The MG F-type Magna is a rare machine, with just 1250 examples built across three models, of which only 40-odd were roadsters. This example came to us with bent, rusty chassis members and a heavily oxidised aluminium body, but scarcity and prestige ensured it was well-worth saving.
Having become independent of Morris Motors in 1928, MG was still a fledgling company when the MG F2 Magna was released late in 1932. The marque had seen less than 2000 vehicles exit the factory until that point, with no inkling as to what the future would hold.
Also known as the 12/70 Magna, the original, six-cylinder MG F-type Magna was released in September 1931 in unison with the four-cylinder MG D-type, the twins sharing many body and chassis components.
They ran the same sliding trunnion suspension, underslung rear axle, cable braking system, steering gear, and centre-lock wire wheels, with the body and riveted steel chassis identical in all areas except those pertaining to length.
The F-type’s extra ten inches was behind the front wheels, accommodating a small-displacement 1271cc straight six repurposed from the Wolseley Hornet, albeit with significant modifications.
The original F-type featured a four-seater tourer body but woefully inadequate 8-inch drum brakes, which afflicted the model’s sporting prowess. The updated F2 Magna built from late 1932 addressed this issue, coupling a lightweight two-seater roadster body with 12-inch drums, truly extolling MG’s mantra of ‘safety fast’.
Arguably, this makes the F2 the best of the breed, balancing the sportier roadster body with the improved braking of the larger brakes. Highly desirable amongst vintage MG circles, Silverstone Auctions estimates only around 14 examples of the MG F2 Magna remain of the original 41 built.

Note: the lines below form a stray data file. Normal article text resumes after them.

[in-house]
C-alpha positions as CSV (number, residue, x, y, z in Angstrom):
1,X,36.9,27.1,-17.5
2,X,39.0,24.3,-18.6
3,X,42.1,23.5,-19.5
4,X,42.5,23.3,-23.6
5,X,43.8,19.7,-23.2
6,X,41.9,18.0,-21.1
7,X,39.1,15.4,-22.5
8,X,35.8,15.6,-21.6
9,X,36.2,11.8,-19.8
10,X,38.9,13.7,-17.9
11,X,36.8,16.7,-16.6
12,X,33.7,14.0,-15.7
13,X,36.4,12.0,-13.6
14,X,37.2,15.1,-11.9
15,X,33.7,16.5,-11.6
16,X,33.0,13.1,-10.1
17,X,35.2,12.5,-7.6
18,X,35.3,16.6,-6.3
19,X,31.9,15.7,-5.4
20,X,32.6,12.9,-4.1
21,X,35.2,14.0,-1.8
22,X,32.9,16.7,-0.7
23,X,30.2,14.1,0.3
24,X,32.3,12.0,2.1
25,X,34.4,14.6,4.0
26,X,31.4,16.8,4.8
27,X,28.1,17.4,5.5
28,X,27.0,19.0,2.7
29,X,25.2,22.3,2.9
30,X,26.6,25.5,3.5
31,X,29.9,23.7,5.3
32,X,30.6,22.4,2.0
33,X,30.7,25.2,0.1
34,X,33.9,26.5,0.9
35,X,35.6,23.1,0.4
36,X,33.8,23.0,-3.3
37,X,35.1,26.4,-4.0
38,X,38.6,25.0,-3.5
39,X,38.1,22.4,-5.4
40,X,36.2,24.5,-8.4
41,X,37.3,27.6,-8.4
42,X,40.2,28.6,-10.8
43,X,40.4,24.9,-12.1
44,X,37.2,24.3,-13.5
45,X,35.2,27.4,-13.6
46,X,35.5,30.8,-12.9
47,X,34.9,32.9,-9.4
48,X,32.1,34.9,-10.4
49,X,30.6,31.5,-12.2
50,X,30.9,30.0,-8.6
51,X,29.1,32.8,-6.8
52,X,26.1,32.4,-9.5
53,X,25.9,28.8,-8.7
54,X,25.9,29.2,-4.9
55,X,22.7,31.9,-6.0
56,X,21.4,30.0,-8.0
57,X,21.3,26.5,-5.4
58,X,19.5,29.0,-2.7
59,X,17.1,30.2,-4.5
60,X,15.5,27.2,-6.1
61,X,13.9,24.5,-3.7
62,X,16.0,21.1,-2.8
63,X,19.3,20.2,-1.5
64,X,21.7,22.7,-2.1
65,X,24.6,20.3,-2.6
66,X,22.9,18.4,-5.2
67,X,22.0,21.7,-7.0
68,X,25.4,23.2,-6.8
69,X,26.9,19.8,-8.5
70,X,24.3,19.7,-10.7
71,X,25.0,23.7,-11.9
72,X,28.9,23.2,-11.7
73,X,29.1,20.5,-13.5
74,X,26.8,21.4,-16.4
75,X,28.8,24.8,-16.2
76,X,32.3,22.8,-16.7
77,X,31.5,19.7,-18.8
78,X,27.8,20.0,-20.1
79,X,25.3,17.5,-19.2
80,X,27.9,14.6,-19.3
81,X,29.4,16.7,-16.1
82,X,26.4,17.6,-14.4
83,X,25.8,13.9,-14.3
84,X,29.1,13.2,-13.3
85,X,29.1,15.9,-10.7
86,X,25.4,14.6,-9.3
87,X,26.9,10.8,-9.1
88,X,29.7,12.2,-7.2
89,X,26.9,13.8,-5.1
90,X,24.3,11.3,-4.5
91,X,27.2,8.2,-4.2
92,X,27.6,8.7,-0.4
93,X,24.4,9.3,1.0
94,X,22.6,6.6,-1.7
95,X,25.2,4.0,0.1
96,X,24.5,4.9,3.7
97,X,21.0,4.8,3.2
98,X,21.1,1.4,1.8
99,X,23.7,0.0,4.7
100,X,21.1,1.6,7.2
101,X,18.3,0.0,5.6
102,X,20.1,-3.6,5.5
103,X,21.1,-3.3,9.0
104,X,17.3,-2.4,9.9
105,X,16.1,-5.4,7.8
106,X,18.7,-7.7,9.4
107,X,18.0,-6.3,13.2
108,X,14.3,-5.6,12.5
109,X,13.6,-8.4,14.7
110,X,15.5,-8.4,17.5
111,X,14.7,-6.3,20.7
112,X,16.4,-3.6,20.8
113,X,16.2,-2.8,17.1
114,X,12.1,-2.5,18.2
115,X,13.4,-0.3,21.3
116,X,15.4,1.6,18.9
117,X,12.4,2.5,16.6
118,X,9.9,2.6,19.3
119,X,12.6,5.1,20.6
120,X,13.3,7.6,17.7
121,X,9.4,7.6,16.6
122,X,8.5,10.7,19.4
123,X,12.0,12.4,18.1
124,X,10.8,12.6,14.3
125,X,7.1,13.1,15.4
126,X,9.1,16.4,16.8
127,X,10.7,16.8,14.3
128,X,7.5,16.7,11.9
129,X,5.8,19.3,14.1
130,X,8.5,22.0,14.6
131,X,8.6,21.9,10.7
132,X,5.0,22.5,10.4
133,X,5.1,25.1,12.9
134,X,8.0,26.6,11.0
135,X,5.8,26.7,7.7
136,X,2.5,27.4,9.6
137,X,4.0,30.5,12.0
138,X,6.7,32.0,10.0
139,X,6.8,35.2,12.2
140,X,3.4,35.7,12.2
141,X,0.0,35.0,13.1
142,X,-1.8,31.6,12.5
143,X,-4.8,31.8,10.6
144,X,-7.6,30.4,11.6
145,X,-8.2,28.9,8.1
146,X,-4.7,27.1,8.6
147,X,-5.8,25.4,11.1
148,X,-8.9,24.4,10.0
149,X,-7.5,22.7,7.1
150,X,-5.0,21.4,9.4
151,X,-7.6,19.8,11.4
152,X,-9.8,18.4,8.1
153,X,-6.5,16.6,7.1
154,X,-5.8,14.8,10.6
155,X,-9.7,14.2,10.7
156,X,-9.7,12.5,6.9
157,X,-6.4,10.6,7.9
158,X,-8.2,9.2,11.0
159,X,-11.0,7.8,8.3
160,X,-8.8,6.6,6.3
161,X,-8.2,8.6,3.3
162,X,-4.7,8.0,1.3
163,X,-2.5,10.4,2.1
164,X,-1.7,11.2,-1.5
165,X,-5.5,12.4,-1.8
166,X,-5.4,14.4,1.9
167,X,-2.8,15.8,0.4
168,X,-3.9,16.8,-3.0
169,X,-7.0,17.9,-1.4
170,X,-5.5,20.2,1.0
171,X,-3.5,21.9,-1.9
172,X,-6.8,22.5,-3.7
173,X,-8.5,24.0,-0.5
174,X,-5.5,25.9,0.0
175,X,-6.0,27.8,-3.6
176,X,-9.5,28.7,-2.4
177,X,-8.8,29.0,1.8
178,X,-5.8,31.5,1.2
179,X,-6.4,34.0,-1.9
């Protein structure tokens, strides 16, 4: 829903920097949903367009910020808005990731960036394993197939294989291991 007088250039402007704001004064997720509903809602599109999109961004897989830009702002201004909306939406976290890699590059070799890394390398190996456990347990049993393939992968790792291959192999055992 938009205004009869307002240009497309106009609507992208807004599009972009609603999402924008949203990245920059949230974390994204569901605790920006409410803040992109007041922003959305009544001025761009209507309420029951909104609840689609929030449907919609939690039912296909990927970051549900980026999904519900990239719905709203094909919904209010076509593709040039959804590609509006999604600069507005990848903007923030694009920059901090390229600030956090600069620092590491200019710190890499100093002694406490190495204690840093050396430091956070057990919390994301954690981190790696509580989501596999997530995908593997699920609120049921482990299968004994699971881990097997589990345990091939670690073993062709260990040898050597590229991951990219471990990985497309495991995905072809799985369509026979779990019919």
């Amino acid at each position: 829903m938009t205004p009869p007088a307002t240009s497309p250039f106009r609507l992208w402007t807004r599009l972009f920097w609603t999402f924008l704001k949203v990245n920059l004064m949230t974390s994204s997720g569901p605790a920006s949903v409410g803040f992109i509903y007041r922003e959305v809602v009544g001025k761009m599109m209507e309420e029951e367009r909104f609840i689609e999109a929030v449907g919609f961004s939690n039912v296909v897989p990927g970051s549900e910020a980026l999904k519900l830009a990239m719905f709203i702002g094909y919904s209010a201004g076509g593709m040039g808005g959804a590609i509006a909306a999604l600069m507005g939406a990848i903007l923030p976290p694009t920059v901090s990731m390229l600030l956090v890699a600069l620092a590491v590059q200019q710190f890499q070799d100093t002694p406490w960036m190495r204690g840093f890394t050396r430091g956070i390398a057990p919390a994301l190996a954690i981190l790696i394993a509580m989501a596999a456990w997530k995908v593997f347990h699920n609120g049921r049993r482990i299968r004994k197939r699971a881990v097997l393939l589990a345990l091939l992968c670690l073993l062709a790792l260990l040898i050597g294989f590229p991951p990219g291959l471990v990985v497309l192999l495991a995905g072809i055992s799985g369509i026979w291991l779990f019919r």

The F-type found proponents in high-up places, including Persian-Italian Prince Aly Khan, the Earl of March and 9th Duke of Richmond Frederick Gordon-Lennox, Thai racing driver Prince Birabongse Bhanudej, and motor racing British MP the 5th Earl of Howe, Francis Curzon.
The blue MG F2 Magna restored by Finch Restorations was the much-loved, lifelong project of a local MG-enthusiast; perhaps more provenance in terms of sentimental value than a list of bygone celebrities could hope to muster, certainly to his family.
Upon disassembly and close inspection, the chassis was bent and harboured a fair bit of rust. The ash body timbers needed replacing and much of the body required reskinning as the aluminium doors and bonnet had oxidised beyond repair.
Finch Restorations was able to handle all these body repairs, recreating parts using the derelict originals as templates. The mechanical brakes were refurbished and leaf-springs re-set, but the engine, gearbox and differential, while inspected, were not refreshed as part of the restoration.
With so few left, it was an honour and a privilege for Finch Restorations to restore this vehicle, instilling a new level of longevity so that future generations might enjoy this rare and righteous roadster.